The NASCAR Xfinity Series is a stock car racing series owned and operated by the National Association for Stock Car Auto Racing. It is promoted as NASCAR's "minor league" circuit, and is considered a proving ground for drivers who wish to step up to the organization's top level circuit, the Sprint Cup Series. Xfinity Series races are frequently held in the same venue as, and a day prior to, the Sprint Cup race scheduled for that weekend, encouraging fans to attend both events.
The series was previously called the Budweiser Late Model Sportsman Series in 1982 and 1983, the NASCAR Busch Grand National Series from 1984 through 2003, the NASCAR Busch Series from 2004 through 2007, and the NASCAR Nationwide Series from 2008 through 2014.
The series emerged from NASCAR's Sportsman division, which had been formed in 1950 as NASCAR's short track race division. It was NASCAR's fourth series (after the Modified and Roadster series in 1948 and Strictly Stock in 1949). The sportsman cars were not current model cars and could be modified more, but not as much as Modified series cars. It became the Late Model Sportsman Series in 1968, and soon featured races on larger tracks such as Daytona International Speedway.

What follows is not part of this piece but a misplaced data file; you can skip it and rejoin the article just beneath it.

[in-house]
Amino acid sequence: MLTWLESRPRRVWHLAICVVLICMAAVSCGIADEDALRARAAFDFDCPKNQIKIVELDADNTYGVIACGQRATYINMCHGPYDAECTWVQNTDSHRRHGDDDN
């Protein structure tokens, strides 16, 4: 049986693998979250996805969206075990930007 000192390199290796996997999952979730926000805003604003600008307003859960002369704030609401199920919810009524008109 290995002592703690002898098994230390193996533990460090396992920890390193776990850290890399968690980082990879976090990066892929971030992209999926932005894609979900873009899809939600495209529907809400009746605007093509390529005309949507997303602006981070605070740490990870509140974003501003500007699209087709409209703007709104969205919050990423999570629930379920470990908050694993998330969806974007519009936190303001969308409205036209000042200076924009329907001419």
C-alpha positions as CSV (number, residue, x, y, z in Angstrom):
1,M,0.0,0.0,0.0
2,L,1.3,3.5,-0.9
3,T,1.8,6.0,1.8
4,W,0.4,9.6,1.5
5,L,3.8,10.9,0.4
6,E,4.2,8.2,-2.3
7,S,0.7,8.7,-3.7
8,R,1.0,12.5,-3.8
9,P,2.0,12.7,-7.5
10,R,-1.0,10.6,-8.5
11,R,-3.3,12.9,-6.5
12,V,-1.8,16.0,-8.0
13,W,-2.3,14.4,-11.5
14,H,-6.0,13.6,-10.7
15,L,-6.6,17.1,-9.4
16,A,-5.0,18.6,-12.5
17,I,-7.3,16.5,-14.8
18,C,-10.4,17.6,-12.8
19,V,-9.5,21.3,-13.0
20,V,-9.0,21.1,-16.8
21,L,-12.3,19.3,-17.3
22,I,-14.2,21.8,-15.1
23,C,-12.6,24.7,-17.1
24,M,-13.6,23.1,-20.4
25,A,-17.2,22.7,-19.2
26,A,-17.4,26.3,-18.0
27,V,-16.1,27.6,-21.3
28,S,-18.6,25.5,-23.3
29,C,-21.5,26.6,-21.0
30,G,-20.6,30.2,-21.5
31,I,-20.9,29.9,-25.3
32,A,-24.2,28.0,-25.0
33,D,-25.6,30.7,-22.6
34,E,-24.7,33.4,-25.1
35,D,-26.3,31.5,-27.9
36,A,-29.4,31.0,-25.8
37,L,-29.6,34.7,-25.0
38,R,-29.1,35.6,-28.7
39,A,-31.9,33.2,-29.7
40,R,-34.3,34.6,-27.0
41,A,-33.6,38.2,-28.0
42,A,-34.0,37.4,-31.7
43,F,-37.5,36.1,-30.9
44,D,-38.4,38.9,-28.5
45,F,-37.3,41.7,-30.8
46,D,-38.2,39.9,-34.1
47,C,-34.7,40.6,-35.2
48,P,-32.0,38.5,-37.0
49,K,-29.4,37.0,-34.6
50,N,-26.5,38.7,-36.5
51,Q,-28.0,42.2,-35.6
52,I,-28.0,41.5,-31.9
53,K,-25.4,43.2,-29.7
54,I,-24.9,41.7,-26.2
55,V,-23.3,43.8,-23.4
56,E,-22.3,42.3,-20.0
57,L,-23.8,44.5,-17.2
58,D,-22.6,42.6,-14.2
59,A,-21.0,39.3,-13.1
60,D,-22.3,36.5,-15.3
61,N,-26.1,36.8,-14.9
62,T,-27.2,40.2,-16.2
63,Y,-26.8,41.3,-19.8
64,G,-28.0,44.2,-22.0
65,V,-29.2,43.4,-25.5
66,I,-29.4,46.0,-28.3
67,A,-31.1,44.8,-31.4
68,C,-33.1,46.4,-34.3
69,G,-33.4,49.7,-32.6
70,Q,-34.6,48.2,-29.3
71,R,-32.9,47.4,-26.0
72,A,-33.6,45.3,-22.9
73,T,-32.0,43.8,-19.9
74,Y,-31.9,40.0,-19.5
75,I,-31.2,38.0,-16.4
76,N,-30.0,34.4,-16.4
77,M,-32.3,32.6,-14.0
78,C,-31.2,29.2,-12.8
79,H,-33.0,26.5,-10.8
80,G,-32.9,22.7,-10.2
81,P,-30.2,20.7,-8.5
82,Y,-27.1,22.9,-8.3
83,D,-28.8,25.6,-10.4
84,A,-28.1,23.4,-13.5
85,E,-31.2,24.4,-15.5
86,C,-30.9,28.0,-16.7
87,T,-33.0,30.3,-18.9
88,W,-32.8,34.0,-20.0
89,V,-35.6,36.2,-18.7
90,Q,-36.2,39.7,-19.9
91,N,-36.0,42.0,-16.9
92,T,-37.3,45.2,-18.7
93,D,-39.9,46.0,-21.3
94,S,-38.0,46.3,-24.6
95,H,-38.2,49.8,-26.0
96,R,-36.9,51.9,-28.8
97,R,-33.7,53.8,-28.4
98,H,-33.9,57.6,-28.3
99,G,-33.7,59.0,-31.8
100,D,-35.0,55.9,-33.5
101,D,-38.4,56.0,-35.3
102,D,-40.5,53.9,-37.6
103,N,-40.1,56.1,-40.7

Drivers used obsolete Grand National (now Sprint Cup) cars on larger tracks but by the inception of the touring format in 1982, the series used older compact cars. Short track cars with relatively small 300 cubic inch V-8 motors were used. Drivers used smaller current year models featuring V6 motors.
The modern-day Xfinity Series was formed in 1982, when Anheuser-Busch sponsored a newly reformed late-model sportsman series with its Budweiser brand. The series switched sponsorship to Busch in 1984. It was renamed in 1986 to the Busch Grand National Series.
This "clean" image allowed Williams to sign a cigarette anti-craving brand, Niquitin, and Anheuser-Busch, alternating with the Budweiser beer brand and SeaWorld Adventure Parks, in compliance with trademark disputes or alcohol bans.